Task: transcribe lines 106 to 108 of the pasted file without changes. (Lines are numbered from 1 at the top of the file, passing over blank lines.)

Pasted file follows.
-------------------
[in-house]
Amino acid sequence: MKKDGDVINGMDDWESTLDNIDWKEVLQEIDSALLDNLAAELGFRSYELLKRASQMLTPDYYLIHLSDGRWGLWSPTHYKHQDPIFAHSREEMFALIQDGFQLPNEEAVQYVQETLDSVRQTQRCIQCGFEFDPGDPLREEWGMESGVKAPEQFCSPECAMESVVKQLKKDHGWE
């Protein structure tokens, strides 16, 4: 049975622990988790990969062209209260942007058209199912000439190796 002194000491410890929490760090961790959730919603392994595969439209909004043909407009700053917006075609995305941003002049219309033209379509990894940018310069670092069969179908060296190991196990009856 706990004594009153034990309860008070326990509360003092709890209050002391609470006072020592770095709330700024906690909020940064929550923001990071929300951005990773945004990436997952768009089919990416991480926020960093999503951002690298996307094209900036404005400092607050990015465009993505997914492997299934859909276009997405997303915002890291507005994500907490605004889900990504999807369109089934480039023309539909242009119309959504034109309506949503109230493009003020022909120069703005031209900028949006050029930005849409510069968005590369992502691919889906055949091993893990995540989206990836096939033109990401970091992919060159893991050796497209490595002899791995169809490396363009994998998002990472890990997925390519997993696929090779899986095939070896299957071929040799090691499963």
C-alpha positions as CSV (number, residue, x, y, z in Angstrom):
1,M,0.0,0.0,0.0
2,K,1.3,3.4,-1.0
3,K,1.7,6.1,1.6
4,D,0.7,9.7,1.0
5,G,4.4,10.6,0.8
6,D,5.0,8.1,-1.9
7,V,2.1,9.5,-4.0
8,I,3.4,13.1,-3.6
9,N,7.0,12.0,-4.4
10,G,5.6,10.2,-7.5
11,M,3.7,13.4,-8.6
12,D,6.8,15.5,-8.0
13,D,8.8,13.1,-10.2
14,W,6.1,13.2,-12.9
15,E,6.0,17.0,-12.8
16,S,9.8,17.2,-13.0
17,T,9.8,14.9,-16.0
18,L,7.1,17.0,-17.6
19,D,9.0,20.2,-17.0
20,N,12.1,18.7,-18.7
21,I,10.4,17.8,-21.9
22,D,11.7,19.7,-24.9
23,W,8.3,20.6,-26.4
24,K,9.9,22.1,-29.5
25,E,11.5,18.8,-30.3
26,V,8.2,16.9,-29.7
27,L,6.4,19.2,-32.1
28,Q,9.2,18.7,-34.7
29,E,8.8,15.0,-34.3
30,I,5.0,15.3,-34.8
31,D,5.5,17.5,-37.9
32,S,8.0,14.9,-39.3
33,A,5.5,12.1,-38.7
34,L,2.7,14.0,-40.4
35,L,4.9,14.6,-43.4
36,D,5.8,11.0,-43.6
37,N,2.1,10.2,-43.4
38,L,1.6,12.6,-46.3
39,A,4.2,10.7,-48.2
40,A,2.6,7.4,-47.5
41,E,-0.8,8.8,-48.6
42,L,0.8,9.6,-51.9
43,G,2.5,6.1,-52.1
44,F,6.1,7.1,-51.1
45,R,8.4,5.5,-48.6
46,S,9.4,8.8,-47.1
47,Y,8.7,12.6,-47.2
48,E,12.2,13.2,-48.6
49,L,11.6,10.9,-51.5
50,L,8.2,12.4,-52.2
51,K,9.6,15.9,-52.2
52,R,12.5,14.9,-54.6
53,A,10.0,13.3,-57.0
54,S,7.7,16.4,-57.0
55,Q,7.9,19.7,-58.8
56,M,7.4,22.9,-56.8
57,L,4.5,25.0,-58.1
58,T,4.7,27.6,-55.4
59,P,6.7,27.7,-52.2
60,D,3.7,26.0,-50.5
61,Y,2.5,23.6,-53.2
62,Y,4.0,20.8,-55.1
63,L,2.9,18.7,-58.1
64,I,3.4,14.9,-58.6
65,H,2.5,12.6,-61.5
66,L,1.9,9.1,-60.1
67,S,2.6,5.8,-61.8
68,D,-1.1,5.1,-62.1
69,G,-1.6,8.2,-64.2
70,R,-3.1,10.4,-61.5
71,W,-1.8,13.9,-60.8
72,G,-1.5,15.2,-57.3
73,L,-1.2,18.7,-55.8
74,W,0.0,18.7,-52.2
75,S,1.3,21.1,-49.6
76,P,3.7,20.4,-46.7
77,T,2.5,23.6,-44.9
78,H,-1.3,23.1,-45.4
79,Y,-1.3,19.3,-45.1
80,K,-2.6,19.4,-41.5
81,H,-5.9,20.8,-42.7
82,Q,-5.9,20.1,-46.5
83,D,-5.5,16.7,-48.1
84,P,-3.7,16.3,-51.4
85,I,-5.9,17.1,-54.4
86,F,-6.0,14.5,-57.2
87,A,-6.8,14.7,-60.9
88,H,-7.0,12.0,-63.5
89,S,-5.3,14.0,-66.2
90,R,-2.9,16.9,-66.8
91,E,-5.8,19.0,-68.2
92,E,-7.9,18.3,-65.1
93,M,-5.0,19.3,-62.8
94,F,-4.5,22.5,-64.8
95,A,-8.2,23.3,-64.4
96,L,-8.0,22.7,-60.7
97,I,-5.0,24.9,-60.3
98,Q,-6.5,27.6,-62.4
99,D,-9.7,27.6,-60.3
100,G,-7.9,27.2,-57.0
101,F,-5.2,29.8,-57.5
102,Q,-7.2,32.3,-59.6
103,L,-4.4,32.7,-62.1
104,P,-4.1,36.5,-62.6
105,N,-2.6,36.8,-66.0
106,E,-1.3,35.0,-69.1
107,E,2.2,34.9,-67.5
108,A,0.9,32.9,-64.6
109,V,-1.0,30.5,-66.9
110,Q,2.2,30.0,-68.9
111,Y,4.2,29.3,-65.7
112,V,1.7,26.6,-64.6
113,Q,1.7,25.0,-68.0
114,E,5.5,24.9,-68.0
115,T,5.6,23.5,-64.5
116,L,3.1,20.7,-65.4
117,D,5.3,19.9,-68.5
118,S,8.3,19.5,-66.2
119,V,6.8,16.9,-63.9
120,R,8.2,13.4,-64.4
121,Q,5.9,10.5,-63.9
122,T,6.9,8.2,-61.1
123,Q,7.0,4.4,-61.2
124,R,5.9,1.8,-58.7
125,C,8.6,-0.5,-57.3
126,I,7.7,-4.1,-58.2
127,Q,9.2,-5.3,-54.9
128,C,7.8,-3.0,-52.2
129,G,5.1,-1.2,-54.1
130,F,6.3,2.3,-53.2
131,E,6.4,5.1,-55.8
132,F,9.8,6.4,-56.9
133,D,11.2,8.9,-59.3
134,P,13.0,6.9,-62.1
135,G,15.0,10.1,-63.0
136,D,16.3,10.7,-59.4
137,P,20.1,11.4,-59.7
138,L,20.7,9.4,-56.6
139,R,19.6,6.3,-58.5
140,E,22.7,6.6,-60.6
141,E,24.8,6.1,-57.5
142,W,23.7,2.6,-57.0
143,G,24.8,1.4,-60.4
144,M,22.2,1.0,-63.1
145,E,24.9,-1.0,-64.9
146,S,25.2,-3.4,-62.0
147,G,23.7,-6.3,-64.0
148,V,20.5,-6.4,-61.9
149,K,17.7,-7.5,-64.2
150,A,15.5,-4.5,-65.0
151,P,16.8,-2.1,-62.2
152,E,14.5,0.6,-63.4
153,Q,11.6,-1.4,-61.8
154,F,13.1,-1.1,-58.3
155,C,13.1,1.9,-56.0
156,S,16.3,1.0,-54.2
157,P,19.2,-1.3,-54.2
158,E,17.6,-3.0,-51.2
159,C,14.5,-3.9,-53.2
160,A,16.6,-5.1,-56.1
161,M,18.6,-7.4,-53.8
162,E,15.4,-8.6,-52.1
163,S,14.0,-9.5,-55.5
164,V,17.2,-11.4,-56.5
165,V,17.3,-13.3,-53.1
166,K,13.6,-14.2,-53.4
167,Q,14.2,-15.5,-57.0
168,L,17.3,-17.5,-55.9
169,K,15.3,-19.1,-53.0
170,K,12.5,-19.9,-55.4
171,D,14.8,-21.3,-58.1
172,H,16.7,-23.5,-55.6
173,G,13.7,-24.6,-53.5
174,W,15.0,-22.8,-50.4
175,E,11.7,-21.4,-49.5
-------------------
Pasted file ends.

102,Q,-7.2,32.3,-59.6
103,L,-4.4,32.7,-62.1
104,P,-4.1,36.5,-62.6